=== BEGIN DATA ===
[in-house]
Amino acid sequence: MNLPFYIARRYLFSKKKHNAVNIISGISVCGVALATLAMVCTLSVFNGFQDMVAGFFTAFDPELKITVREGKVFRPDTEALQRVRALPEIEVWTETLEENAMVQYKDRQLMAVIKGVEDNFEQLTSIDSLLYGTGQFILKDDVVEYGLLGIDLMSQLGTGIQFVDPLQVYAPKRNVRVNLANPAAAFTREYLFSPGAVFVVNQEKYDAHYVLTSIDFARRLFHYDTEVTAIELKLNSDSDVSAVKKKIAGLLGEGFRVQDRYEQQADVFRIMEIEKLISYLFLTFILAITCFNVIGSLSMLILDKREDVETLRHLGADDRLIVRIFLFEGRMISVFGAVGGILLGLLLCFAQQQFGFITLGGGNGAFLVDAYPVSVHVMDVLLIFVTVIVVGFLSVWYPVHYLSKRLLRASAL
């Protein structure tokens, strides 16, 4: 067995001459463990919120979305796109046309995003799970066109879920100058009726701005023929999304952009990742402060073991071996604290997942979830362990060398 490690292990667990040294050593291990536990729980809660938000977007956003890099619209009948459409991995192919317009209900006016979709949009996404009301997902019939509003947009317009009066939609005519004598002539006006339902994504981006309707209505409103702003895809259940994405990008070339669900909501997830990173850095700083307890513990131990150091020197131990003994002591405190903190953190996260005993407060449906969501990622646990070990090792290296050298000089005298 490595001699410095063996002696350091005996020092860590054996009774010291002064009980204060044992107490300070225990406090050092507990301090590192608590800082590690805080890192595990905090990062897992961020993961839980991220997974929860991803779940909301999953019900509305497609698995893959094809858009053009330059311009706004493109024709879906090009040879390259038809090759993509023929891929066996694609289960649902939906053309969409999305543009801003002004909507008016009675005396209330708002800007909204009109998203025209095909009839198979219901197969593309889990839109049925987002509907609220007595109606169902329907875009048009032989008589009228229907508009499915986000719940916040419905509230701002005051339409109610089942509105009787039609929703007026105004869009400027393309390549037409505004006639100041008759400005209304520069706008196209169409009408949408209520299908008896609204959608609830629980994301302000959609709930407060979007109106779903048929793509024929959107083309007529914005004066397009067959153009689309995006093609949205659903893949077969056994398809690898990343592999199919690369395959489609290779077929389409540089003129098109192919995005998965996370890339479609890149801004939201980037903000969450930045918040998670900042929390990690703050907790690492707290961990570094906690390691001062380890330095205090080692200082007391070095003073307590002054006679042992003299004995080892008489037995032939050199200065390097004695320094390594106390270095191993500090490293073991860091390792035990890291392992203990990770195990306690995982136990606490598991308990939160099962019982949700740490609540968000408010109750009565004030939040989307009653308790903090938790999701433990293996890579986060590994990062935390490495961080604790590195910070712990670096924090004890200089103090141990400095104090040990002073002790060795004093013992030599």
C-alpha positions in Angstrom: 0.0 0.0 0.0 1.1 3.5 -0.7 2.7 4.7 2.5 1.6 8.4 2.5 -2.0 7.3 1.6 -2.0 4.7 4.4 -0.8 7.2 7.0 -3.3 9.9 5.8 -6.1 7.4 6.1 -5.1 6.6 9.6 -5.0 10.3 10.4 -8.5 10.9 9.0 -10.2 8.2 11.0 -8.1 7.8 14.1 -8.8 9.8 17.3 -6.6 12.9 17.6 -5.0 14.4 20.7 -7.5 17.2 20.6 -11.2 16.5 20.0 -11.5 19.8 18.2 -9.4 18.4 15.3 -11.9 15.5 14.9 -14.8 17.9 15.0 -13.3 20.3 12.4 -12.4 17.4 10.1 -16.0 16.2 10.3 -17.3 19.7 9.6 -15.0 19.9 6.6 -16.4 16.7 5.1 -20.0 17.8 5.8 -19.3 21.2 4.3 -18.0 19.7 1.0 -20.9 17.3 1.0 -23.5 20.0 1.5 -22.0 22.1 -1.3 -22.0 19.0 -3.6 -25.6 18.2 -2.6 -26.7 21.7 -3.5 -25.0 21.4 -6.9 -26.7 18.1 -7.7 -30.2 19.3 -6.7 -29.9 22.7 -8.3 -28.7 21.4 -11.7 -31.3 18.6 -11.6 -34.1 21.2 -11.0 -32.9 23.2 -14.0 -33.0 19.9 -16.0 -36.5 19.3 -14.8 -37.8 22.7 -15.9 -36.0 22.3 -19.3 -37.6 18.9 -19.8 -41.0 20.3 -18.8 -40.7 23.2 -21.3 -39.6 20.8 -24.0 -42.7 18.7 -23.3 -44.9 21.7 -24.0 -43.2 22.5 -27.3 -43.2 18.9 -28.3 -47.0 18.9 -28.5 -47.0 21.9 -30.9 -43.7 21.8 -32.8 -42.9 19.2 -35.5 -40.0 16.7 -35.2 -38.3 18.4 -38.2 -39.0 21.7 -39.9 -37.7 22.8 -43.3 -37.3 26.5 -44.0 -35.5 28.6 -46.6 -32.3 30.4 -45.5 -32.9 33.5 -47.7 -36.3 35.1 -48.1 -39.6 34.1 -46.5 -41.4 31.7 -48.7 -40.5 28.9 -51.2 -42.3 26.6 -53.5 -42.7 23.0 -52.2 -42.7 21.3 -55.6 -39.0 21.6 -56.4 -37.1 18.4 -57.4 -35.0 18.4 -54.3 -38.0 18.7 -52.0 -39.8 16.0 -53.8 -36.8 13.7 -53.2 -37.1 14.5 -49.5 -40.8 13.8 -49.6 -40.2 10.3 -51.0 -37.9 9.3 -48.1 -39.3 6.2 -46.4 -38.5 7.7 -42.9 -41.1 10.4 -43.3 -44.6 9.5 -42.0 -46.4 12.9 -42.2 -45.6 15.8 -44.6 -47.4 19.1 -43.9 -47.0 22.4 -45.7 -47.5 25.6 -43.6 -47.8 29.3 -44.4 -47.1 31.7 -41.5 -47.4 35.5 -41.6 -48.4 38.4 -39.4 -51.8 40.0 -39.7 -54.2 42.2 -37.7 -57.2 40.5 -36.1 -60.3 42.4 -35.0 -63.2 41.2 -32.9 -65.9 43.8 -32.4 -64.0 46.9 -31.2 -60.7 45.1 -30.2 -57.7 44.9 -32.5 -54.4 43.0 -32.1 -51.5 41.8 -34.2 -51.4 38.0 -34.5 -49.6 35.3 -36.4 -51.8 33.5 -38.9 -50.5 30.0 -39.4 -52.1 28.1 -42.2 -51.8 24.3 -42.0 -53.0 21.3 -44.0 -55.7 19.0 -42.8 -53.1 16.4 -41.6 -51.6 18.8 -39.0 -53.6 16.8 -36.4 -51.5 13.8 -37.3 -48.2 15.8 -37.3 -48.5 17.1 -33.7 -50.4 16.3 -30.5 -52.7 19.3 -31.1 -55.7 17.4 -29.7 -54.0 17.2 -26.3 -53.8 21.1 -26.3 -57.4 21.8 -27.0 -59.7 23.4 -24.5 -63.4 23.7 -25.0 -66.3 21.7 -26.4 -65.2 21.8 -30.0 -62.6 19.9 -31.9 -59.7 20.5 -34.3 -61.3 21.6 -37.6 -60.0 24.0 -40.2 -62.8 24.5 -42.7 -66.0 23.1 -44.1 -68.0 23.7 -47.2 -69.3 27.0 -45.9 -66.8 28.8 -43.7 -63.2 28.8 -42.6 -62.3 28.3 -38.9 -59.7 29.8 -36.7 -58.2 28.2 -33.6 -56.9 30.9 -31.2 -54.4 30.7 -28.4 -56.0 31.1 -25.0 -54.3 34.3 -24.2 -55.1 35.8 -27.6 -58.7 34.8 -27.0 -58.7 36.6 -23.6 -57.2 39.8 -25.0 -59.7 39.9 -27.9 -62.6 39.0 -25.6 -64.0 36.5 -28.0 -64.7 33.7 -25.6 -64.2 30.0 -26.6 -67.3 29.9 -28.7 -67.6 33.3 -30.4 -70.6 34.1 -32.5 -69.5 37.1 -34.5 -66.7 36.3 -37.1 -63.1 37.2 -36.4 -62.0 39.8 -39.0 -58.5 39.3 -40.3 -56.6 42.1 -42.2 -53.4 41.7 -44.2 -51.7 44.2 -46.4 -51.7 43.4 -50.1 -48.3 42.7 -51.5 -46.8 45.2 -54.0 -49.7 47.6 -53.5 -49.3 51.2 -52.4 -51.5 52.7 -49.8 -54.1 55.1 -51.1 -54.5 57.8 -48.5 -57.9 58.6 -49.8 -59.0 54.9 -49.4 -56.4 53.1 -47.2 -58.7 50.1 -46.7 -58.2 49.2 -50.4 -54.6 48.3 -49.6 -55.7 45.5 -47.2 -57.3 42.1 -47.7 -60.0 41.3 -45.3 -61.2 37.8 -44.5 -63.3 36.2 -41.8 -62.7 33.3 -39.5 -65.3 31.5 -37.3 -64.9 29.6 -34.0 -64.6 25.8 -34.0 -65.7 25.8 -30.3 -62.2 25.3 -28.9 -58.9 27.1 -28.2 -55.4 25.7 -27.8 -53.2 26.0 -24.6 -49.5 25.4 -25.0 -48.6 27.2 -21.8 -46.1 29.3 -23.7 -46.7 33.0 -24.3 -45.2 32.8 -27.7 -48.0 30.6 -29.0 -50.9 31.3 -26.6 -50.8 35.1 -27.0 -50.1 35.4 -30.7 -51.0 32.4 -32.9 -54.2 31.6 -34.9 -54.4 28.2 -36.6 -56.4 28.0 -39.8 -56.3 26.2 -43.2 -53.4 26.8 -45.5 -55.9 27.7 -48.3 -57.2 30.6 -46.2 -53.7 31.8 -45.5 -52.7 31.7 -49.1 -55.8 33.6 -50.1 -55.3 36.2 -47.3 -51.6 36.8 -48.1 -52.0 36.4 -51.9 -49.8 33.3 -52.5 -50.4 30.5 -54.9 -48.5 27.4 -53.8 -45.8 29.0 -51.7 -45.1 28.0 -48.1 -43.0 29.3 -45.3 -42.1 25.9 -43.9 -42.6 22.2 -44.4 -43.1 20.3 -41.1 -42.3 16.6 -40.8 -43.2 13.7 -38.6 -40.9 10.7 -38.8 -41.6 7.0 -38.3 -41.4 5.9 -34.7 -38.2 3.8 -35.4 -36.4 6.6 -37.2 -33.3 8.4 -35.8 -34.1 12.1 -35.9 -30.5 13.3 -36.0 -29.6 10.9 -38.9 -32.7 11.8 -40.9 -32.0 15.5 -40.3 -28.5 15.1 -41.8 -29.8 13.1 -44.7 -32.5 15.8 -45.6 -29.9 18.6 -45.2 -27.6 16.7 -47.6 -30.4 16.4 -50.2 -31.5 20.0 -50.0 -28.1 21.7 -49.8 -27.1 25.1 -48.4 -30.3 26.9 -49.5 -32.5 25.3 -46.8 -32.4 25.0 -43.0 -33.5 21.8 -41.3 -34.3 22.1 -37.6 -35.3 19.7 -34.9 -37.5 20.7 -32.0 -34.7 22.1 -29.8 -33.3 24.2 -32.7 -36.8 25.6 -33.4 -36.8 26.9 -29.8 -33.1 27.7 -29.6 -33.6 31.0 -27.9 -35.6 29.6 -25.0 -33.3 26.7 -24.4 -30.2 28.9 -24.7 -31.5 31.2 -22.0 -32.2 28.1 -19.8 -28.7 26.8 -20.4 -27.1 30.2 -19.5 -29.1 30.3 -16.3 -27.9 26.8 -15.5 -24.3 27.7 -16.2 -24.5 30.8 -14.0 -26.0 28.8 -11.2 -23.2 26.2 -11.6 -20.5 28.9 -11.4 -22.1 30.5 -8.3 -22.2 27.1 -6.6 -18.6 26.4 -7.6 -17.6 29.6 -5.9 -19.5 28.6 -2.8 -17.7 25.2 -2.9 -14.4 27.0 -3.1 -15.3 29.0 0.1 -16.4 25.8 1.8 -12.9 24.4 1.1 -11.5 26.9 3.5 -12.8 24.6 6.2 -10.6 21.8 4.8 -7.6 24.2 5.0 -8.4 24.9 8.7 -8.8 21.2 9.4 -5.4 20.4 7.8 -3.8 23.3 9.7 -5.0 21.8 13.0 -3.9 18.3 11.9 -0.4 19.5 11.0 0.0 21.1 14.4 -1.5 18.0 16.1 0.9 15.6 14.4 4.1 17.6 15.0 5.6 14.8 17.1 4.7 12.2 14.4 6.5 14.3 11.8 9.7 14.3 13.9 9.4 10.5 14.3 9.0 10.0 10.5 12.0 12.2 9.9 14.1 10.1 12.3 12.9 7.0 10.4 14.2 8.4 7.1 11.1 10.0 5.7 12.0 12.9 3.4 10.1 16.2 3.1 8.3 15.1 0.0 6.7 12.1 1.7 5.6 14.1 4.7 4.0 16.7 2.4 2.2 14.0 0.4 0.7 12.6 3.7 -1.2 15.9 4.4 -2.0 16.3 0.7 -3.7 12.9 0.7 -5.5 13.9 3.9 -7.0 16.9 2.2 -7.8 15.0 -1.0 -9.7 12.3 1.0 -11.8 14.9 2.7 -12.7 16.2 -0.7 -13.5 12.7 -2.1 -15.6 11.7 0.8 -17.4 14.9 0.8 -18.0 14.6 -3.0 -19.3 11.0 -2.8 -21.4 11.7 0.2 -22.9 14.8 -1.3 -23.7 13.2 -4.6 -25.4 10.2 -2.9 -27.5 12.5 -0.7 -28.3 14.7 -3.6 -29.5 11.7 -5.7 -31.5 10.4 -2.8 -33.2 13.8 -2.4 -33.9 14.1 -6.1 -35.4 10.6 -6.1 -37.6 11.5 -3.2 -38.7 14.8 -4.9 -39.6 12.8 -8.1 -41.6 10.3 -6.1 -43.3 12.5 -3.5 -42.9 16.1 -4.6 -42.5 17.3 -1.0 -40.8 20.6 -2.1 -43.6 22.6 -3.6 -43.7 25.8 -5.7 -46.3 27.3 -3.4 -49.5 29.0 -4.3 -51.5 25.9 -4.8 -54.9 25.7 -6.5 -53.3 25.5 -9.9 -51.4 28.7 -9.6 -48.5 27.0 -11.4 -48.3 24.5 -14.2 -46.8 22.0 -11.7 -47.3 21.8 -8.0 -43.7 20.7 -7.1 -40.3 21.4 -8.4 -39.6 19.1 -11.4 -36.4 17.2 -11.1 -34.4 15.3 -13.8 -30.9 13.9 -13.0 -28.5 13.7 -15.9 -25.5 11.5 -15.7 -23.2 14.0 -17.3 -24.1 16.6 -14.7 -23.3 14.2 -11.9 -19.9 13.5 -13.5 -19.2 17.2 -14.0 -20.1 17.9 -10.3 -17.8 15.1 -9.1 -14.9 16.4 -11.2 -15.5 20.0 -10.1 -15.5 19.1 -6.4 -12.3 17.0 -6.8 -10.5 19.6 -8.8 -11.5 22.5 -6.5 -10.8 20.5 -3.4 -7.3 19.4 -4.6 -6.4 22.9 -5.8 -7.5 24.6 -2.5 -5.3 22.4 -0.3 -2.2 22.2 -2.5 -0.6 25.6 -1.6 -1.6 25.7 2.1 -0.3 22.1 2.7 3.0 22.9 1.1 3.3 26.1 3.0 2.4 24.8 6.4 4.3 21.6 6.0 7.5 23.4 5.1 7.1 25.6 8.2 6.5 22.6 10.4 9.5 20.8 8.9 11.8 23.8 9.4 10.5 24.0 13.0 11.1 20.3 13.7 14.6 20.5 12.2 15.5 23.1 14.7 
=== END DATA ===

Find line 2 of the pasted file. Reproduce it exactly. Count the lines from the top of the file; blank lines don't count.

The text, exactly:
Amino acid sequence: MNLPFYIARRYLFSKKKHNAVNIISGISVCGVALATLAMVCTLSVFNGFQDMVAGFFTAFDPELKITVREGKVFRPDTEALQRVRALPEIEVWTETLEENAMVQYKDRQLMAVIKGVEDNFEQLTSIDSLLYGTGQFILKDDVVEYGLLGIDLMSQLGTGIQFVDPLQVYAPKRNVRVNLANPAAAFTREYLFSPGAVFVVNQEKYDAHYVLTSIDFARRLFHYDTEVTAIELKLNSDSDVSAVKKKIAGLLGEGFRVQDRYEQQADVFRIMEIEKLISYLFLTFILAITCFNVIGSLSMLILDKREDVETLRHLGADDRLIVRIFLFEGRMISVFGAVGGILLGLLLCFAQQQFGFITLGGGNGAFLVDAYPVSVHVMDVLLIFVTVIVVGFLSVWYPVHYLSKRLLRASAL